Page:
On the dollar, hedge funds are hedging



Readers of this fortnightly would not be surprised to hear someone say, “The stimulus failed.” Most would probably nod in agreement. But they might be surprised to learn that the someone who said it is Jeffrey Sachs, the Columbia University economist most famous for writing The End of Poverty (unofficial subtitle: “Yet another book calling for Western governments to increase their foreign-aid budgets”) (foreword by Bono). He also wrote an article for Time last year entitled “The Case for Bigger Government.” He is, in other words, not easily dismissed as just another right-wing crank. For this reason, it was all the more important for stimulus defenders to dismiss him, so economist Paul Krugman — the stimulus lover’s stimulus lover — assumed the role of freelance psychologist for this purpose. “What I think is happening,” Krugman wrote, “is that we’re seeing the deep seductiveness, for many economists (and others), of taking what sounds like a tough-minded position in favor of inflicting pain on the economy.”

In Krugman’s mind, there is no other answer for why a growing number of left-of-center economists are embracing the argument that the stimulus didn’t work. Their reasoning — Americans are worried about the debt, and in the face of this uncertainty are saving rather than spending — doesn’t add up for Krugman. Evidence of such concerns is “absent from the data,” he writes. If people are so worried about the U.S. government’s ability to carry its debt load, then interest rates on government securities should be going up, to compensate for the perceived risk. Instead, they’ve remained relatively flat (and low) over the past year. Nor are we experiencing monetary instability in the form of inflation, Krugman argues, which would be a sign that the stimulators had gone too far. Oddly for such a die-hard liberal, Krugman is telling us to place our faith in the markets, which are saying that the U.S. government deficit is not a problem, and to ignore Sachs and Co., who are just trying to burnish their reputations as the tellers of unwelcome truths.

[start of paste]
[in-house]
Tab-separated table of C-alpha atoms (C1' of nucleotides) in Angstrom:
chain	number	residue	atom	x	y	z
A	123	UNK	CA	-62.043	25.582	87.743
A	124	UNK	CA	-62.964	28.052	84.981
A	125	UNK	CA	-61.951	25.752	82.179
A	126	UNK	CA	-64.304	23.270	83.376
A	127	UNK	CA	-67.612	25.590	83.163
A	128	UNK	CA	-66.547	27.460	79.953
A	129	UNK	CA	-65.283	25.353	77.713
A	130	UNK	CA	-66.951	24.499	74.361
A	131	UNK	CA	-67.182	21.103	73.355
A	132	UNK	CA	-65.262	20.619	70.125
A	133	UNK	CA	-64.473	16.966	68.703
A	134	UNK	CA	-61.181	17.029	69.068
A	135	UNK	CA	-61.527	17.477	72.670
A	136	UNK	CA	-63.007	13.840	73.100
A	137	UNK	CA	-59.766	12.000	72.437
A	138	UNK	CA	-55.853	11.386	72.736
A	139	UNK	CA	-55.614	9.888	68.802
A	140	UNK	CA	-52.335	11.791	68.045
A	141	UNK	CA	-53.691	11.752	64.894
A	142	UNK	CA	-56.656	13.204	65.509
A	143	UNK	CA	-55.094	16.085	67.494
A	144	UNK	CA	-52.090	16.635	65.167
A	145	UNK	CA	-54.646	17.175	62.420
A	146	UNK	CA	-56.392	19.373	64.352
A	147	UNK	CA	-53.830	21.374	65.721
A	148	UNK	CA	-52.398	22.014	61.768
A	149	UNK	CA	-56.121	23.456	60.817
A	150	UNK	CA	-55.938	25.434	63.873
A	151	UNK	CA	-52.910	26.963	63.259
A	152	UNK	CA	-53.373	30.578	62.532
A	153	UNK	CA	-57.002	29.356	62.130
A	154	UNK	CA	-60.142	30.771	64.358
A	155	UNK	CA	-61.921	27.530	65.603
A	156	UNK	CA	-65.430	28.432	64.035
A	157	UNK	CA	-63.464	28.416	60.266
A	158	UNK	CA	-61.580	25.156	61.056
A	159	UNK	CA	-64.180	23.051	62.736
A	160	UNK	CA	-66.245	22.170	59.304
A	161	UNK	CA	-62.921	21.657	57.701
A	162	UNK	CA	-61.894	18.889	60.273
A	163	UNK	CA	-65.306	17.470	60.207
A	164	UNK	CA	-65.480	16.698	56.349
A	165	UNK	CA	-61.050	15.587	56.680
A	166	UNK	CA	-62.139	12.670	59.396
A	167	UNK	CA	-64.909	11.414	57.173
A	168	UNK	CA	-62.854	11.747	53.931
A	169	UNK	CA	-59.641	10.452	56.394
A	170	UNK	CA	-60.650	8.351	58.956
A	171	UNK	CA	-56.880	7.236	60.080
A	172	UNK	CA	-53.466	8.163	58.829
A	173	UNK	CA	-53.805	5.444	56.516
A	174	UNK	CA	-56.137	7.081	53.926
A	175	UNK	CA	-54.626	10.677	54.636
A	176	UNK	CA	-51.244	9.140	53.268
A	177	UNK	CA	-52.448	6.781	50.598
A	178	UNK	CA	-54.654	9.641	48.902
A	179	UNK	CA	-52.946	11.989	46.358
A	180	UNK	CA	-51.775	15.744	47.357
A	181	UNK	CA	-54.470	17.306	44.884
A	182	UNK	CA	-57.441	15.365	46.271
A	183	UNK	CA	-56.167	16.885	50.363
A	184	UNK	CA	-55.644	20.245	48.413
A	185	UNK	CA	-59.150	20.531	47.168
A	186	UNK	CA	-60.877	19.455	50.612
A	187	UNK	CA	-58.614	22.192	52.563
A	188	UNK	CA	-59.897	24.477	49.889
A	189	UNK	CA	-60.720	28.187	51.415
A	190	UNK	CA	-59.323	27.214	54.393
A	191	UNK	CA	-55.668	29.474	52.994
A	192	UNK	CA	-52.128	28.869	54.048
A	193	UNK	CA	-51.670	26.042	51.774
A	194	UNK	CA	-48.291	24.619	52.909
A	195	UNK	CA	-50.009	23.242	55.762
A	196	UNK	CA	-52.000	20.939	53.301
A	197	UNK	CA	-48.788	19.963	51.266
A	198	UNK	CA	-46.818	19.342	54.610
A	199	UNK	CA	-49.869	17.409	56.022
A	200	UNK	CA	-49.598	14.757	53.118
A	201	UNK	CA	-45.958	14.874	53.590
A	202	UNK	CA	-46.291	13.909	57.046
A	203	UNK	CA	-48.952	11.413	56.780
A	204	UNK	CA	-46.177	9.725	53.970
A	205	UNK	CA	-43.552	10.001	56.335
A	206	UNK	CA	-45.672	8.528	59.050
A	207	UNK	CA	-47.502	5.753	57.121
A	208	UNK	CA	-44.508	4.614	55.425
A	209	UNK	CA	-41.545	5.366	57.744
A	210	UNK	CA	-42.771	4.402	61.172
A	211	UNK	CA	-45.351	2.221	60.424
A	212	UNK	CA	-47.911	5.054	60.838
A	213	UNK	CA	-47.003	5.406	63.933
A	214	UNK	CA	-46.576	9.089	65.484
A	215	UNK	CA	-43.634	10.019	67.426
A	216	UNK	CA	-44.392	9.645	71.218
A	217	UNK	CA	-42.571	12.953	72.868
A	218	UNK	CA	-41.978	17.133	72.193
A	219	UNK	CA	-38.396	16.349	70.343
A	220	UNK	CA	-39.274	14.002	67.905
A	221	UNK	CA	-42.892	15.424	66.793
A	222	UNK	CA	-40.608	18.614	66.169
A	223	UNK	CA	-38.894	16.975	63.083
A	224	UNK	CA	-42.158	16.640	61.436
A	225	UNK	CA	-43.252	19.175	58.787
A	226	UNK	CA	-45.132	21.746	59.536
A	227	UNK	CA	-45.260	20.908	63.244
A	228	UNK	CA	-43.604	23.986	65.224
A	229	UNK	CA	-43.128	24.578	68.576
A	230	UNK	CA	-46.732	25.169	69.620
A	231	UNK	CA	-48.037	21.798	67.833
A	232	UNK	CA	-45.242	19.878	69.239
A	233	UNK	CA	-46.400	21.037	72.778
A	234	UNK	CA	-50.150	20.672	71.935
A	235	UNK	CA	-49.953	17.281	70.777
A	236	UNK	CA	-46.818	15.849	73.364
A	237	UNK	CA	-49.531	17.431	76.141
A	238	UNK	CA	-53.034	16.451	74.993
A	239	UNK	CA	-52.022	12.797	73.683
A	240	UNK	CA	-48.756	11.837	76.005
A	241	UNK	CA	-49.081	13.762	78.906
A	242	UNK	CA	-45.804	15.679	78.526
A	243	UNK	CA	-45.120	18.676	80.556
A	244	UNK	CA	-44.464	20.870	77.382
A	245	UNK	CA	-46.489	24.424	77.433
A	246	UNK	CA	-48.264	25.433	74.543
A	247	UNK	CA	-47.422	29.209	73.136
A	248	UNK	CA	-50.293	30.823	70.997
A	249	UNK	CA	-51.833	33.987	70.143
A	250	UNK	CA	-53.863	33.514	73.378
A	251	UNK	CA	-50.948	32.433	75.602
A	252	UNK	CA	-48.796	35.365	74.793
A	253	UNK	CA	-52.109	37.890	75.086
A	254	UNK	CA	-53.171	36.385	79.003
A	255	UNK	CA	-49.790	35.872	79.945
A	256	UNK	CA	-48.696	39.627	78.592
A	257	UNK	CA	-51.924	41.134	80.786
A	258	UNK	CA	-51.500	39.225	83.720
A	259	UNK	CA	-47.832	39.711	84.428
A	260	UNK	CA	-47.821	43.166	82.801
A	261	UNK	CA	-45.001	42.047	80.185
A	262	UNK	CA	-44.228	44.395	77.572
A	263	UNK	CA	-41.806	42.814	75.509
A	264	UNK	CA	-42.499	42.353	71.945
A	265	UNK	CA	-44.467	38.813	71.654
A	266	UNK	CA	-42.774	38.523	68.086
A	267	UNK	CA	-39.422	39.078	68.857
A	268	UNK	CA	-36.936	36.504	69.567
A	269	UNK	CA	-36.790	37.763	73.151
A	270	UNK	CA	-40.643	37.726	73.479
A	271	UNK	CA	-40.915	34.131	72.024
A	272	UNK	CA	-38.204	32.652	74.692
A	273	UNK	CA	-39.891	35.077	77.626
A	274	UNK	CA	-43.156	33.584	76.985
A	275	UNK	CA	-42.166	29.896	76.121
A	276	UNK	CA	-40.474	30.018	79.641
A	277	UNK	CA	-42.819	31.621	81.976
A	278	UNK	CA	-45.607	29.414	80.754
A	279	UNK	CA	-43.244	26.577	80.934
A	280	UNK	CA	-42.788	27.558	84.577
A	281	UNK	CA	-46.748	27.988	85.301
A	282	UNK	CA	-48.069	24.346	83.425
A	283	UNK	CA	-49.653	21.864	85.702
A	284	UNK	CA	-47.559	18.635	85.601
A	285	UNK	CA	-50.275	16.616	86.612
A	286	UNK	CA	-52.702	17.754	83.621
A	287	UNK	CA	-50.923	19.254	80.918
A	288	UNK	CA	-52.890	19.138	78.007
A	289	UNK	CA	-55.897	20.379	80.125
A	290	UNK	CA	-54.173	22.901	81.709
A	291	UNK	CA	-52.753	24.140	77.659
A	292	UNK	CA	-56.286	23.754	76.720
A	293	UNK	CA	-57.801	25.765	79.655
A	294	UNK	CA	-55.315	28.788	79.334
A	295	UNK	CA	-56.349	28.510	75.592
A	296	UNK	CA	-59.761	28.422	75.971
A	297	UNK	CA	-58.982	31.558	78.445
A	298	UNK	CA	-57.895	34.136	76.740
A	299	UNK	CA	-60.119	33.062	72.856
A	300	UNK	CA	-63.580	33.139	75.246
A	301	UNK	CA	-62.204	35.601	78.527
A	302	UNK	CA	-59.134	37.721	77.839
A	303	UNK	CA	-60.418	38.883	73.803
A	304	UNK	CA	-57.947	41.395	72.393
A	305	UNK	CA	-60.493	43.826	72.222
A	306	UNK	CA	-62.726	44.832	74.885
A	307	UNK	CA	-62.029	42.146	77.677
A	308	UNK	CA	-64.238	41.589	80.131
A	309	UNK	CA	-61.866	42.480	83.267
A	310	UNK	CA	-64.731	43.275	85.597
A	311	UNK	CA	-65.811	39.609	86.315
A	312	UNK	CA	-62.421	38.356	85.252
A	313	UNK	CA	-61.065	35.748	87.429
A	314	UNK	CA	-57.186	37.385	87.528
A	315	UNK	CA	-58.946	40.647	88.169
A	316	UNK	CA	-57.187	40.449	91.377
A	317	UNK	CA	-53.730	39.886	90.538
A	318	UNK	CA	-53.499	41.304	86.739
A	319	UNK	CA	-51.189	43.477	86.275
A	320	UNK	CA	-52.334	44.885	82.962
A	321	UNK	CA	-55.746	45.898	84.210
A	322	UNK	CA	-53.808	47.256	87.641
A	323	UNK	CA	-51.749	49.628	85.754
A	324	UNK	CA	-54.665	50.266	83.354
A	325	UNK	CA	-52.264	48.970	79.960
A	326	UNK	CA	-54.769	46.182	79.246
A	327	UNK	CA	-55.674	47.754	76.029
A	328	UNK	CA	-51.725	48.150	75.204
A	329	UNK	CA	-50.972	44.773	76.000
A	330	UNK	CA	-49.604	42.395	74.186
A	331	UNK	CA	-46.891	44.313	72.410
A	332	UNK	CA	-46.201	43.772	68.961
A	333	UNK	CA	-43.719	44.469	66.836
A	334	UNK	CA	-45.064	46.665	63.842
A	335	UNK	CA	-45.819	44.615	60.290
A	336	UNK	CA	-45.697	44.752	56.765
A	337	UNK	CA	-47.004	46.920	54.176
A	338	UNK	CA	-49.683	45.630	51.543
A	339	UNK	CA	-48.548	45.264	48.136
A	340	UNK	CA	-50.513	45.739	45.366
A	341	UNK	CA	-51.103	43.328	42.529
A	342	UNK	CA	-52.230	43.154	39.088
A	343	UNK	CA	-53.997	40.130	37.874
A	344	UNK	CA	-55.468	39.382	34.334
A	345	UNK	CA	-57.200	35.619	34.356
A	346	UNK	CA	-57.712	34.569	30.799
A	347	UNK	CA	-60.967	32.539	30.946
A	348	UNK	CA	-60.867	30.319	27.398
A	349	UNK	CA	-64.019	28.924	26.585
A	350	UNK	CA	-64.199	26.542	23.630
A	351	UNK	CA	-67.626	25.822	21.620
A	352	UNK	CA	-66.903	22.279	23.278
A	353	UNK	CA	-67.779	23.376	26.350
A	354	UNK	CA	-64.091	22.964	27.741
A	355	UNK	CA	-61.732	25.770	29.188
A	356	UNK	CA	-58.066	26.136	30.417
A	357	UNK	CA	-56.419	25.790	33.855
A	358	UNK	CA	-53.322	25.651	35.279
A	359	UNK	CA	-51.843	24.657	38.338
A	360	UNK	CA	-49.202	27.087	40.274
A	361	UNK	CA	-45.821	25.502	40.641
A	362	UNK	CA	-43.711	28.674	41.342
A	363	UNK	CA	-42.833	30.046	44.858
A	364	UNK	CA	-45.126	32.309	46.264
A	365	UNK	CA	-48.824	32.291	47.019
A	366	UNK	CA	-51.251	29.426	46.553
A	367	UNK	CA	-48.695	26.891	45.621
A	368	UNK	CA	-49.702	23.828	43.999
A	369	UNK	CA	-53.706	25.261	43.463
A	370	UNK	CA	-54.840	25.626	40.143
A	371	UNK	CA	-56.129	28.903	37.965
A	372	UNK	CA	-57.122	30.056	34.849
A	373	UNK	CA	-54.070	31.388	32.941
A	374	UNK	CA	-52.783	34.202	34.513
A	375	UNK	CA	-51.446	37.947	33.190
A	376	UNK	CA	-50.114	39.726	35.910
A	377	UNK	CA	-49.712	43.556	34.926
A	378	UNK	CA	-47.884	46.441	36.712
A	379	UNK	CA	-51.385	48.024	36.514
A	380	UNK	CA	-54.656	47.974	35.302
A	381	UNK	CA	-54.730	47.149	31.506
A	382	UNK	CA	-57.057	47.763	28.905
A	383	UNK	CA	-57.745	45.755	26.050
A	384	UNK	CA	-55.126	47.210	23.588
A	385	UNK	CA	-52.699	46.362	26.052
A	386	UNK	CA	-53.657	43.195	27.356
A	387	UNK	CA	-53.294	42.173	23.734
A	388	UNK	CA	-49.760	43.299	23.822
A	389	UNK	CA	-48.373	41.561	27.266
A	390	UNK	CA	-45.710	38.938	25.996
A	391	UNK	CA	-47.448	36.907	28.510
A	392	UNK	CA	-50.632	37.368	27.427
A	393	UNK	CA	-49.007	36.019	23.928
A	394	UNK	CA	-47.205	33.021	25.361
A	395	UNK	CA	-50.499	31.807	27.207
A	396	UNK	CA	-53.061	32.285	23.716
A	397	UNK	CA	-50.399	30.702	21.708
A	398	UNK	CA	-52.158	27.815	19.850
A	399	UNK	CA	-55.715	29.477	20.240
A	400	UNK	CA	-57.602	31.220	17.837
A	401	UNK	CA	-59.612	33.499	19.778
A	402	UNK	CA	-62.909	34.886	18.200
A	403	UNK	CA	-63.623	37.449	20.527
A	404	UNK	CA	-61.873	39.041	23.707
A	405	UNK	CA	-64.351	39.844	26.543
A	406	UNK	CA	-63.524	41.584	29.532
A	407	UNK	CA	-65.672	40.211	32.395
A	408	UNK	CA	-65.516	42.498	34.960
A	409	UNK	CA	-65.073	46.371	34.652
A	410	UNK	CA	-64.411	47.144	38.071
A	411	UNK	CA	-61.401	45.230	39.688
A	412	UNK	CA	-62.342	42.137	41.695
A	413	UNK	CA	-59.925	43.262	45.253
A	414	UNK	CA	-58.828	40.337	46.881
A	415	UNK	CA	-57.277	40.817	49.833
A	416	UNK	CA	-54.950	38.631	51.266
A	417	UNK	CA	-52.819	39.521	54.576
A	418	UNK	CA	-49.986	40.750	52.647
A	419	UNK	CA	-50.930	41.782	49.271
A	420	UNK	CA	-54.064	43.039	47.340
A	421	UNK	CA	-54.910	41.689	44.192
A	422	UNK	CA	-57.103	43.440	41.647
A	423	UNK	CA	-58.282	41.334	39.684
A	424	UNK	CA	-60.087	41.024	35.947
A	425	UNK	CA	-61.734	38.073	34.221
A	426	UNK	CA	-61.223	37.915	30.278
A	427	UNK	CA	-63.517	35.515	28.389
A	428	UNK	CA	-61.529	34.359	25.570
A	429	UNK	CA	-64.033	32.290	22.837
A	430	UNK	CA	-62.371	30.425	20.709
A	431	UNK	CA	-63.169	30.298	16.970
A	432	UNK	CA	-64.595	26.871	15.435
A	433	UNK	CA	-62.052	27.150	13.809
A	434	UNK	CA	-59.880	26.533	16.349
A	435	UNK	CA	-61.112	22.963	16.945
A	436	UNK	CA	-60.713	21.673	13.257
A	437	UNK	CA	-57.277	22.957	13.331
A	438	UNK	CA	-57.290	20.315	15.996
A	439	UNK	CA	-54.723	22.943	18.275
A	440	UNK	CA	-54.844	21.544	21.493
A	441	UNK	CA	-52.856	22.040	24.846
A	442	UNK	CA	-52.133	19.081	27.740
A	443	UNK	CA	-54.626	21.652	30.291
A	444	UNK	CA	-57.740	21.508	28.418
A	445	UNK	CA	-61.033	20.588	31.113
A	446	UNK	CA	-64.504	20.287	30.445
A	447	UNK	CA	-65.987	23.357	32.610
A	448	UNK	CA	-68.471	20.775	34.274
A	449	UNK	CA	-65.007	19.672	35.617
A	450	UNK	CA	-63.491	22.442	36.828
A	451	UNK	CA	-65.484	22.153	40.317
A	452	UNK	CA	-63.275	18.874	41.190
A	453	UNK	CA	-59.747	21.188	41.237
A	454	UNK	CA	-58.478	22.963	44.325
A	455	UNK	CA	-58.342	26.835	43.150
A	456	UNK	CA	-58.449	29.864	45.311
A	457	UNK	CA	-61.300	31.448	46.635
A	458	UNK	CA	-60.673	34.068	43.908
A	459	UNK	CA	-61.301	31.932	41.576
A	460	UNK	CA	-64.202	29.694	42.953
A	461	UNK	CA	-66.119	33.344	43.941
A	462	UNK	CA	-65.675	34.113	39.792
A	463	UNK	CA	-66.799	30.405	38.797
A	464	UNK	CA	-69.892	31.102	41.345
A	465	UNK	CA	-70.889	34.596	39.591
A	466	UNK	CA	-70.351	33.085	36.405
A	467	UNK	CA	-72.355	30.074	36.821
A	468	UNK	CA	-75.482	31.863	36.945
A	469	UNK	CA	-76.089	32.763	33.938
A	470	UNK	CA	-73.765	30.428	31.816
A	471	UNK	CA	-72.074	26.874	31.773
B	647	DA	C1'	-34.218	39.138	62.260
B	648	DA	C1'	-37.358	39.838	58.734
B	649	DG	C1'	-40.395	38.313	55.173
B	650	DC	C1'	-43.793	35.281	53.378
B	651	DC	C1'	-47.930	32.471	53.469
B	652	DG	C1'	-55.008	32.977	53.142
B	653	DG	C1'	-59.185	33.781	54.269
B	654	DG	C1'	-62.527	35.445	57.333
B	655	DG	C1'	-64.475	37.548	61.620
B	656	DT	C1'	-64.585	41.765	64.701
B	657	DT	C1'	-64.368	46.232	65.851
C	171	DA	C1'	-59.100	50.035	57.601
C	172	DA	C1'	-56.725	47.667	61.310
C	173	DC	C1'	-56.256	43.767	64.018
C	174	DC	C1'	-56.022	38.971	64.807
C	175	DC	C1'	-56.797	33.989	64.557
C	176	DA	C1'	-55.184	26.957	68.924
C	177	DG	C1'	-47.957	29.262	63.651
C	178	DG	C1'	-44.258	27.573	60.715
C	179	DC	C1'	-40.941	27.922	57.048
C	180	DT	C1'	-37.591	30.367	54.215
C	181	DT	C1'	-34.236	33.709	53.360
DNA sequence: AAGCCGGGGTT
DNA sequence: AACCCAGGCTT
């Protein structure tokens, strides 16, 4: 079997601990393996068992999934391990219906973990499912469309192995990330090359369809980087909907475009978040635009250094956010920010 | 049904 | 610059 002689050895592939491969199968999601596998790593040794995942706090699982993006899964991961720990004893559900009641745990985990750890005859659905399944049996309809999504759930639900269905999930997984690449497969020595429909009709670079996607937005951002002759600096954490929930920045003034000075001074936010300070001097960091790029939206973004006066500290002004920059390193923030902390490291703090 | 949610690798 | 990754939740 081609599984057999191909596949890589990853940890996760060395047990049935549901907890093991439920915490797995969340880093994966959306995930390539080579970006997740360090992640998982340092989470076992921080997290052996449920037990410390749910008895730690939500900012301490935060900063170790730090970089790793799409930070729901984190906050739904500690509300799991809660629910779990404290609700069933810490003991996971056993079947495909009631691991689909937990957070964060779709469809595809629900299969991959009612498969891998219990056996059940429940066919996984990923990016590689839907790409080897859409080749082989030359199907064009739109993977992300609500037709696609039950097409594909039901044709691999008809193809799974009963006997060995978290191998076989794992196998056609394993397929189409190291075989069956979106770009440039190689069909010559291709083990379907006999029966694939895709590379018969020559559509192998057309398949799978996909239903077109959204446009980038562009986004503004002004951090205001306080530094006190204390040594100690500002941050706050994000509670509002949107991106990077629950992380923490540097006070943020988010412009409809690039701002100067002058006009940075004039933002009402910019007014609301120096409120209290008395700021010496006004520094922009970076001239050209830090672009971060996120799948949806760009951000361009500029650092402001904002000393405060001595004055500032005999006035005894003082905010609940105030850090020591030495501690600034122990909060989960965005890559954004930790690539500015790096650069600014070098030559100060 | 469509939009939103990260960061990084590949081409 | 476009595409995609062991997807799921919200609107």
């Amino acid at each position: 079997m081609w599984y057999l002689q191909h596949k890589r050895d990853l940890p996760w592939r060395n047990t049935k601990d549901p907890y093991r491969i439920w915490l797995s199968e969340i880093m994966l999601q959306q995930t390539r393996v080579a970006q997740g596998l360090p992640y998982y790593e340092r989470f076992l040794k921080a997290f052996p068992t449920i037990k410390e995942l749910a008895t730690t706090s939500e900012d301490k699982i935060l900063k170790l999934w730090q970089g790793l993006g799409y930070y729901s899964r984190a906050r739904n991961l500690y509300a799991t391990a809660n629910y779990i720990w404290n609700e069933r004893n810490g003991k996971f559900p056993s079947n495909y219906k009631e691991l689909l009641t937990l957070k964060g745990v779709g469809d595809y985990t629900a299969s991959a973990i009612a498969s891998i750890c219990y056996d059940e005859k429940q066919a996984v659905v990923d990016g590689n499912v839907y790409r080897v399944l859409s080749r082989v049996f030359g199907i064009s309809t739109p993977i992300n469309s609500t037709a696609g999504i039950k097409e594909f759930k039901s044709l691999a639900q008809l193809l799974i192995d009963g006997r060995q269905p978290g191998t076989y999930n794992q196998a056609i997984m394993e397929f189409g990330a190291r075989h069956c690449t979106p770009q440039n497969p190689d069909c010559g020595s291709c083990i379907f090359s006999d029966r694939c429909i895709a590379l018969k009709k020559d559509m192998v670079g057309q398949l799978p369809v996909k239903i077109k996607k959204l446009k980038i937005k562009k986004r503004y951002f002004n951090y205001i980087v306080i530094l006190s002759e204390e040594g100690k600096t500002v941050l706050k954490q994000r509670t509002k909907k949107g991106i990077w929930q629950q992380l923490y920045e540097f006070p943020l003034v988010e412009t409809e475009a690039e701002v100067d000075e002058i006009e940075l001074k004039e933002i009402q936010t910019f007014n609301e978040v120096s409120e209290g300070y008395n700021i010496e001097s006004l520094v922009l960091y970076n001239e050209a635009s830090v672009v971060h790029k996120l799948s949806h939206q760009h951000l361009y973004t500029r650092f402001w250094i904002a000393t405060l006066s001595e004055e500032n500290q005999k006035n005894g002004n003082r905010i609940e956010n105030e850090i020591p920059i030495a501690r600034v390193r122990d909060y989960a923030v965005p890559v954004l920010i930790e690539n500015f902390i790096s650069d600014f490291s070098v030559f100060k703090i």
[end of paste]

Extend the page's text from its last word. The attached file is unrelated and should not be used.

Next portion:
July 5, 2010    |     Volume LXII, NO. 12

  • Disconnection from the main currents of American life turns out to be a political disadvantage.
  • On the dollar, hedge funds are hedging.
  • The Mexican political reforms we applaud have helped cause the Mexican drug violence we deplore.
  • In California and elsewhere, the Left wants the government to oversee philanthropy.
  • There is a strong economic case that the Federal Reserve should not exist.
  • In opposing the West, its leaders think they are joining the winning side.
  • The world will belong to those who can explain why it must not be entrusted to central planners.
  • When it comes to insurance, go private, not political.
Books, Arts & Manners
The Long View  .  .  .  .  .  .  .  .  
Poetry  .  .  .  .  .  .  .  .  
Happy Warrior  .  .  .  .  .  .  .  .  
The Bent Pin  .  .  .  .  .  .  .  .